We are charged to be servant leaders and as such must strive toward leaving an everlasting legacy of cheerful service. In doing so, each of us defines what our own dreams are and with every breath drawn and every mile tread come closer to the ultimate pinnacle. The domain of our leadership though, is the future. It begins as a single spark within and becomes a roaring flame so intense that all around are enveloped by it. However, we must keep in mind that as we dream and look toward the future, a fire must be built in steps.

There is a natural progression of life around us, soaring through the air, rushing through the rivers and rising from the earth. Every great achievement by our natural surroundings has taken time to develop and grow from its own modest beginnings to an awe inspiring presence. The giant redwoods of Sequoia National Park, the deep gorges of the Grand Canyon, the breadth and power of the Mississippi River and the eloquent beauty of the Great Smoky Mountains took millions of years to become some of the most beloved natural treasurers within our nation's borders. Each built upon past successes and accomplishments because the natural world we live in knows that great undertakings take time. It is from this simple observation, that we can learn a valuable lesson.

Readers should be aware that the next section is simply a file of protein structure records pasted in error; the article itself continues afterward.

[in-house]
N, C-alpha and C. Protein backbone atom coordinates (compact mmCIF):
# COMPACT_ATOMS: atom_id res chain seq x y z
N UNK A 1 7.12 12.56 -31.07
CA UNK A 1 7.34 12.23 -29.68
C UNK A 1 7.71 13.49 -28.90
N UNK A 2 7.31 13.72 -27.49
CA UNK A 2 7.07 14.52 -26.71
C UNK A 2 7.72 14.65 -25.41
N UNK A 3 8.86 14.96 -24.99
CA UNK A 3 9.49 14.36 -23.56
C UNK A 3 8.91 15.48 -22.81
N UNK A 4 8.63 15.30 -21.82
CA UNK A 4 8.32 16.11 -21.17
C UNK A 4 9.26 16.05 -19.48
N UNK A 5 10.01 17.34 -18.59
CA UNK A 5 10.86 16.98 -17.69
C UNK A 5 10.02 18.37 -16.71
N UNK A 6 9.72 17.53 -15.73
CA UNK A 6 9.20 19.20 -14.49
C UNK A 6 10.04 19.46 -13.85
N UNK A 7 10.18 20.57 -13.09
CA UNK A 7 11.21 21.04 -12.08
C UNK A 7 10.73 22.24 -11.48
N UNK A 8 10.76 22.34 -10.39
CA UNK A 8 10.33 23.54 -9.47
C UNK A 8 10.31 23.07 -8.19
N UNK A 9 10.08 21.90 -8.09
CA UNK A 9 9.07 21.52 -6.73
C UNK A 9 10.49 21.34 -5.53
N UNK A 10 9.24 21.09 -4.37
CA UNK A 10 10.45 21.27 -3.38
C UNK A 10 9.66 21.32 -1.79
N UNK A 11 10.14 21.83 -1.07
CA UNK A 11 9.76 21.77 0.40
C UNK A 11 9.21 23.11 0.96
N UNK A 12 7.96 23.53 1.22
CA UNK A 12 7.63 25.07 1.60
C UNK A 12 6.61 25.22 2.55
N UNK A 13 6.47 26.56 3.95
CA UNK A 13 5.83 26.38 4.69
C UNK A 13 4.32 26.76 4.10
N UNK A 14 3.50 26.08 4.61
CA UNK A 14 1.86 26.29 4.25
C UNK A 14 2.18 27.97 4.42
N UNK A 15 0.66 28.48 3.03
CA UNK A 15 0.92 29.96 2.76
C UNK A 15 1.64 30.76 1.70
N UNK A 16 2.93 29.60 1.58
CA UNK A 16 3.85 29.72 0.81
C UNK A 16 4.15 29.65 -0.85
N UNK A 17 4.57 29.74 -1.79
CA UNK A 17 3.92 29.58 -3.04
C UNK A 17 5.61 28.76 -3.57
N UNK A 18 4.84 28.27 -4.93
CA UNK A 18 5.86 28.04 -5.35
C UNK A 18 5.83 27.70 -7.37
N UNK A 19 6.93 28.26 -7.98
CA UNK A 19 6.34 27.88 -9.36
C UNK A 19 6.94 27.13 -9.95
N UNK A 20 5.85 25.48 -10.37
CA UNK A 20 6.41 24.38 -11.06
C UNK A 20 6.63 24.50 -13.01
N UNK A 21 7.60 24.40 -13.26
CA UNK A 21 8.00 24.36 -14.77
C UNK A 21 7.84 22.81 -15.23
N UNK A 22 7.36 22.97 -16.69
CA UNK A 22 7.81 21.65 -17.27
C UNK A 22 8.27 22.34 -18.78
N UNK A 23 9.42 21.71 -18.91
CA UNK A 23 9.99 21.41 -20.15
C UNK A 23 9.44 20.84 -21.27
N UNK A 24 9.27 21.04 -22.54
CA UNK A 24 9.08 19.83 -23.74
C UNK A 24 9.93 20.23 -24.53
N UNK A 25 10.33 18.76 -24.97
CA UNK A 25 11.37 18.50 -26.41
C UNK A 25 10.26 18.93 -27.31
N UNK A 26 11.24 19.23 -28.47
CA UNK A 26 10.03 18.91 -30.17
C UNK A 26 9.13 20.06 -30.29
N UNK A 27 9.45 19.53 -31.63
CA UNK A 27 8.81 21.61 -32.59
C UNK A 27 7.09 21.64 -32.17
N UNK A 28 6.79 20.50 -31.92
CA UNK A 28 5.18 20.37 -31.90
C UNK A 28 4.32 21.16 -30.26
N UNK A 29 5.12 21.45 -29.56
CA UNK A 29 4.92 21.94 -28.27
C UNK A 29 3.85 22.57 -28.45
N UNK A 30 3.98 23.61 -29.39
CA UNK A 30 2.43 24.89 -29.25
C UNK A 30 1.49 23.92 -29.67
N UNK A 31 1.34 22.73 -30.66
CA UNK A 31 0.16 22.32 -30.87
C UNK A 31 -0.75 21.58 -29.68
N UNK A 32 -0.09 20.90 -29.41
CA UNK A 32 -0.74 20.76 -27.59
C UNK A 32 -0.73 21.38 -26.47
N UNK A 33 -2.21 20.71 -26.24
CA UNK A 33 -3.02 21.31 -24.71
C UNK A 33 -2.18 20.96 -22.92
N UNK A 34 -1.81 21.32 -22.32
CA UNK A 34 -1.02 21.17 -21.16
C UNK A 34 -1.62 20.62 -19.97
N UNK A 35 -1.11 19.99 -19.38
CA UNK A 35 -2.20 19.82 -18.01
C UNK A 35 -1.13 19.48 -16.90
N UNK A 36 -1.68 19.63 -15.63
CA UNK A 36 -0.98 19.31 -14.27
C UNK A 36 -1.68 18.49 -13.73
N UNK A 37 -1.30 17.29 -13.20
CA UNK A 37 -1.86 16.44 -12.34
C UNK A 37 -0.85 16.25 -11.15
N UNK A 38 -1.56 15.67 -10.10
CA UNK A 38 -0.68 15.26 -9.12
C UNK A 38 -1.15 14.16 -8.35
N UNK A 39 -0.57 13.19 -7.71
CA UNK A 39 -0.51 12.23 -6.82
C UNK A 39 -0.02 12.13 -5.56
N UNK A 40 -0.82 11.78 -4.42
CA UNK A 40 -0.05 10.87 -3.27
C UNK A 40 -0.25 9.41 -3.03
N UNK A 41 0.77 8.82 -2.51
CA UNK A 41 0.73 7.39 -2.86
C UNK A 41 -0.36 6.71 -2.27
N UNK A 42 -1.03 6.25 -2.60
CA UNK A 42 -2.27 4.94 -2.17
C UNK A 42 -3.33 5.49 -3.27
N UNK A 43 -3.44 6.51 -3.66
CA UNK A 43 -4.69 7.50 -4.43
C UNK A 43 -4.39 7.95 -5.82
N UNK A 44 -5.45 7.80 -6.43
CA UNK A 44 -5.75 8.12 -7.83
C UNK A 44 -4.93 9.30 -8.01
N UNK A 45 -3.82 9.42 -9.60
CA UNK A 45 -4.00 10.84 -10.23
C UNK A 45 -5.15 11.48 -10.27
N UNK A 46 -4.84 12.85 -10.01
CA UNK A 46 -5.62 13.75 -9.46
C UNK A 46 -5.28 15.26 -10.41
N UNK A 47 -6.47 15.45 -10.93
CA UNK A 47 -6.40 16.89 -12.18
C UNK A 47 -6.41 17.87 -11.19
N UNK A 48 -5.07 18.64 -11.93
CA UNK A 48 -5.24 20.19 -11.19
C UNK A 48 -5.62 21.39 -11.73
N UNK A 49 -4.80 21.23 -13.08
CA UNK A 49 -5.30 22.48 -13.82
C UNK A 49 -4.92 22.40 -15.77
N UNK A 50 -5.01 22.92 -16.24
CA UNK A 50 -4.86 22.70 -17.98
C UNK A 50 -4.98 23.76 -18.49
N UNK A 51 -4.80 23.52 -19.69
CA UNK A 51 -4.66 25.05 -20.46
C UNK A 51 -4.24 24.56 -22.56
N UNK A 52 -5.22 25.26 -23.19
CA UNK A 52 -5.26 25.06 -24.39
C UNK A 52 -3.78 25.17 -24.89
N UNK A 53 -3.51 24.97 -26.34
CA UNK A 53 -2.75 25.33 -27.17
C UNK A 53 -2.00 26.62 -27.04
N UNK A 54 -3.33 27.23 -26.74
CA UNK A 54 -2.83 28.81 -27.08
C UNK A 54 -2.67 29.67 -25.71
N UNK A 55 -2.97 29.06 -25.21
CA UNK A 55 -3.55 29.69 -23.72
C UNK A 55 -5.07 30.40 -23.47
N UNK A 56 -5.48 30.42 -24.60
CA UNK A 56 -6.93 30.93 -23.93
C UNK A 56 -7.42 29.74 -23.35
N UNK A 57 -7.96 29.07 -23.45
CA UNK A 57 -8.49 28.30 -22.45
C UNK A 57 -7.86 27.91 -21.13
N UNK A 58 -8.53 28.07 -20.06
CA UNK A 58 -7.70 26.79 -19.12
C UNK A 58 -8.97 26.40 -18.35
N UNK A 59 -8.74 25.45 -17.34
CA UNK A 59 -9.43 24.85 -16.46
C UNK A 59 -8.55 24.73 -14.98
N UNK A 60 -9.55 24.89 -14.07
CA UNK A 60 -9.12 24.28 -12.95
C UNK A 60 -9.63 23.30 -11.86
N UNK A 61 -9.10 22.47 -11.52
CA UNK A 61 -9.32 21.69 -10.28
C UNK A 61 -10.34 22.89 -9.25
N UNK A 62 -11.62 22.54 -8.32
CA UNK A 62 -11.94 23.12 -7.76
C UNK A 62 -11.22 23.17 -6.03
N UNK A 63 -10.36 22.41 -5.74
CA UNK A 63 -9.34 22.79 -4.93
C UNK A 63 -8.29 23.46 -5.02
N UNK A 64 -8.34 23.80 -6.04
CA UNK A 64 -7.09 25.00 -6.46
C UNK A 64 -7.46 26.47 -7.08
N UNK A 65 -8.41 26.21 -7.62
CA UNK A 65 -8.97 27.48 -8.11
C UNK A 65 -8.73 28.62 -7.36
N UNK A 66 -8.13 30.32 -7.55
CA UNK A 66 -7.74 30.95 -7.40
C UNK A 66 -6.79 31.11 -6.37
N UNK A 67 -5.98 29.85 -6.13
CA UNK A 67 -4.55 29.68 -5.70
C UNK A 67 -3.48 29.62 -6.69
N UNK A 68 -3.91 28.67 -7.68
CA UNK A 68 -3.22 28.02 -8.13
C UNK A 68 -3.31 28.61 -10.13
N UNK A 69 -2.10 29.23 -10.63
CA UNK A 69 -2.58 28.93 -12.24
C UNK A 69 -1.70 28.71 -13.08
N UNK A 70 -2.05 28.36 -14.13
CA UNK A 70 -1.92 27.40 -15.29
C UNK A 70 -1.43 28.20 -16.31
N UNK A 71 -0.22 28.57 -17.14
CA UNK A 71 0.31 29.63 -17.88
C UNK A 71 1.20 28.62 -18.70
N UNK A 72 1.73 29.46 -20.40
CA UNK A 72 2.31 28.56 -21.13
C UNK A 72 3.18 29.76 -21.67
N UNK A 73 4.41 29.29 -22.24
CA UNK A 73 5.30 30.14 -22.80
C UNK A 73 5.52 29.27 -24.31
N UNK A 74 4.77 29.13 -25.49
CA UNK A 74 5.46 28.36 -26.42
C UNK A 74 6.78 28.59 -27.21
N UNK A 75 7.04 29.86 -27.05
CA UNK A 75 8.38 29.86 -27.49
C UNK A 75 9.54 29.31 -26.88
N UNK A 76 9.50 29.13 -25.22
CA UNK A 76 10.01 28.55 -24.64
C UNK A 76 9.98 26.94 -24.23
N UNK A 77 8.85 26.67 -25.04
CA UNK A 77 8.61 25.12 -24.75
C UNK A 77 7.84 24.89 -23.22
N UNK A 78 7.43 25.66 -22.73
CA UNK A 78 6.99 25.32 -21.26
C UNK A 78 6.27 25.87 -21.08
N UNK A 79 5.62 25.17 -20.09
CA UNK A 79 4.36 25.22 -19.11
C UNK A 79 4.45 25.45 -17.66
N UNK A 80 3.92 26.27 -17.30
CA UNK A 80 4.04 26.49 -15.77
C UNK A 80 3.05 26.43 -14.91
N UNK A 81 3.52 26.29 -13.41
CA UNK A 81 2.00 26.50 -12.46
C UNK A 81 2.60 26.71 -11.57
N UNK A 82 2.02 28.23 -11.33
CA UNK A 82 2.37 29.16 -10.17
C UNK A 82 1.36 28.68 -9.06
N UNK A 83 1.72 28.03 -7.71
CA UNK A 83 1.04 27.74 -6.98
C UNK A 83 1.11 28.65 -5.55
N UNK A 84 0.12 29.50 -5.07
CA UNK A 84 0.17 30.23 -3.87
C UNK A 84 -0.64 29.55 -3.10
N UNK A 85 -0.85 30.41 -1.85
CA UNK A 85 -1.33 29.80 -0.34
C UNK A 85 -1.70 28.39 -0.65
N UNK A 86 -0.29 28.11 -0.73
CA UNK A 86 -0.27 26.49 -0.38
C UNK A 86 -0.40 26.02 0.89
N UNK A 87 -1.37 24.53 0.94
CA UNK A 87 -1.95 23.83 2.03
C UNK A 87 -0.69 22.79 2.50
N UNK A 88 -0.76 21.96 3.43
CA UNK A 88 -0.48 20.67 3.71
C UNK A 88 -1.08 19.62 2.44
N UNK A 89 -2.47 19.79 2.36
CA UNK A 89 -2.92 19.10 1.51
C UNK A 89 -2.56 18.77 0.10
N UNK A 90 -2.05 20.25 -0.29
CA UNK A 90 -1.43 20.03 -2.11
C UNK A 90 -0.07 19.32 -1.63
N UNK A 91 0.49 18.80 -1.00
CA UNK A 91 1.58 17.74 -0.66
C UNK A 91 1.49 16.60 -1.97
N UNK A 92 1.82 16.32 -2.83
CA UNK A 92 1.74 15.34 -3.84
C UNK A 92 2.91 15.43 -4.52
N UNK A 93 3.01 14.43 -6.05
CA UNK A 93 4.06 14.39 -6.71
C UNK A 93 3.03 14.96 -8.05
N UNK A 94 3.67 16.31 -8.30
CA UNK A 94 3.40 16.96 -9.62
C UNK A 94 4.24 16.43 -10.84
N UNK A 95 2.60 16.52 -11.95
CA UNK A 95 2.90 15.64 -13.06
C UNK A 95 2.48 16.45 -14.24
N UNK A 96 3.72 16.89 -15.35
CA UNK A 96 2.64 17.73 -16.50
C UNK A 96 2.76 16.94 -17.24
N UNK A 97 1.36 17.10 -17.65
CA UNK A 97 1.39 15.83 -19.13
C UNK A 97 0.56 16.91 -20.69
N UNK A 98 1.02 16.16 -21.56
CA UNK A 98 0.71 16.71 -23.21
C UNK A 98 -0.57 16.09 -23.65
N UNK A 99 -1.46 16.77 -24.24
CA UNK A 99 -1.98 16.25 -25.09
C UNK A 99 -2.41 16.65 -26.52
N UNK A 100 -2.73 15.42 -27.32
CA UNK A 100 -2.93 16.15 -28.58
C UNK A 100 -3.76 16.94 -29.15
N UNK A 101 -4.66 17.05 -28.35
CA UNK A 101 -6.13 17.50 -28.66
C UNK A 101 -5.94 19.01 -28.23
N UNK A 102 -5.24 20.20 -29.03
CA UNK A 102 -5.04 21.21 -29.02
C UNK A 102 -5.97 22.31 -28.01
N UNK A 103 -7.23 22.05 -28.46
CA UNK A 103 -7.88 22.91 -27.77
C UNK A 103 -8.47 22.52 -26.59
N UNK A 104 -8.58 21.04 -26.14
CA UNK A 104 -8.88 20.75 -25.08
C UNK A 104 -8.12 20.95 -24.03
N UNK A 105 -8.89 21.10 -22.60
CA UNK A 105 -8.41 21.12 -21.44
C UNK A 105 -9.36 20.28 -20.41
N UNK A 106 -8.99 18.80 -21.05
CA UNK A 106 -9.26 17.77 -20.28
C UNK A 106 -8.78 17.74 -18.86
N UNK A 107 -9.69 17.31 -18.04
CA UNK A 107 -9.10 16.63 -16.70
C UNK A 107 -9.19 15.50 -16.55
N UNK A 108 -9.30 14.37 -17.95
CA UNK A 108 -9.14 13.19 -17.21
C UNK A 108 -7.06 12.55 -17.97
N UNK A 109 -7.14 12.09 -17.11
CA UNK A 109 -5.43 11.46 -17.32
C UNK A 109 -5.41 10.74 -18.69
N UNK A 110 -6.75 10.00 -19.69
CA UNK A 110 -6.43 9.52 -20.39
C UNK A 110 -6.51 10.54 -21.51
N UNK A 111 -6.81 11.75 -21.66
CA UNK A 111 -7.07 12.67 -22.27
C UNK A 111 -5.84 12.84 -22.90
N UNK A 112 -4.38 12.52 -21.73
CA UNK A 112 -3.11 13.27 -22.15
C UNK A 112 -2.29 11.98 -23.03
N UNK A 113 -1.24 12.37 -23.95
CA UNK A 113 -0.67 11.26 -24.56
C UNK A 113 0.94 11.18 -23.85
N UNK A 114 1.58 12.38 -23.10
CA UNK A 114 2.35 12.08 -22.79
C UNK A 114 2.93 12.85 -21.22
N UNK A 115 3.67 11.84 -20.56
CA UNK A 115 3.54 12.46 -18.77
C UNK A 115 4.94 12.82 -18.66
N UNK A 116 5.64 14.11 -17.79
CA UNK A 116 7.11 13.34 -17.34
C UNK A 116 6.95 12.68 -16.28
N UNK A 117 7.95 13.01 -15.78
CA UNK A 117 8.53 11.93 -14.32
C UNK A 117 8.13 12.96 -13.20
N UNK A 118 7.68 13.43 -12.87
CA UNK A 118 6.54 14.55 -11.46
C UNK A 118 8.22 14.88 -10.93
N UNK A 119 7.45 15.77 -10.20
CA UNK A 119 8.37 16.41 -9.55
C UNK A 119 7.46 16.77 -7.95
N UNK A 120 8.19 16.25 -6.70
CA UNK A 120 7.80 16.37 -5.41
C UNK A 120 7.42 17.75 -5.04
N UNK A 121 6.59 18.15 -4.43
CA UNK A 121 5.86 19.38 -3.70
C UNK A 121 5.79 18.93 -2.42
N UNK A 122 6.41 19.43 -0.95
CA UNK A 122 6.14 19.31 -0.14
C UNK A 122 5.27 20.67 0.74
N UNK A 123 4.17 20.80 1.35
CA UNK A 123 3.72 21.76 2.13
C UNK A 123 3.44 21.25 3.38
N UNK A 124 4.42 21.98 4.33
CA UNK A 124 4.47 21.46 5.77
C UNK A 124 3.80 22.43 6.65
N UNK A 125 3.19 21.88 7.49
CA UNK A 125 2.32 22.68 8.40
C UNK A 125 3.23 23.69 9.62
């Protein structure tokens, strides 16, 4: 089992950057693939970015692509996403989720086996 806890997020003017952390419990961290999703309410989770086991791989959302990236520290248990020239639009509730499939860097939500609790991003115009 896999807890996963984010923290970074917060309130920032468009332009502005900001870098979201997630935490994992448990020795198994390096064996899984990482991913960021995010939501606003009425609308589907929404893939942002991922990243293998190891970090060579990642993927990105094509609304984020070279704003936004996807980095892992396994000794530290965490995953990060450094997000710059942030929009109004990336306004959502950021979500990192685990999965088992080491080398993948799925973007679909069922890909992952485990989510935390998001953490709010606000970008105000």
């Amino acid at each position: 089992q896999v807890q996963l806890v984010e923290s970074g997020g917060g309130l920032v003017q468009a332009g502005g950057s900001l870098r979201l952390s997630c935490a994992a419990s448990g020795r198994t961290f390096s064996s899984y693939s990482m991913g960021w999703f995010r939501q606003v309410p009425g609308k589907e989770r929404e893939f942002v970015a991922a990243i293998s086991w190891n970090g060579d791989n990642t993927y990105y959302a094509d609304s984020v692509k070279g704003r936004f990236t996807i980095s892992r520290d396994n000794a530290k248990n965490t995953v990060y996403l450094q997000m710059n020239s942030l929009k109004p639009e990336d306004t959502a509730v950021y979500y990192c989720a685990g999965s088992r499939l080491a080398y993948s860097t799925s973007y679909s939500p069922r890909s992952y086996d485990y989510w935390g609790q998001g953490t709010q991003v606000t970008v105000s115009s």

Leaders are meant to be authors of great ideas and wild dreams, taking a simple problem and applying a unique form of creativity to imagine the possibilities. As the dream takes shape, a leader must also determine and define for themselves and for their group how success will be measured. If we only defined success as achieved after we had reached and perfected our dreams, no one would ever feel that deep sense of accomplishment. Never knowing the taste of victory can demoralize and dishearten those you serve. Within little goals and aspirations can a group find the will and energy to continue serving their ultimate purpose; it is through those "baby steps" that Mother Nature perfected the natural world and that we will come closer to reaching our own summits.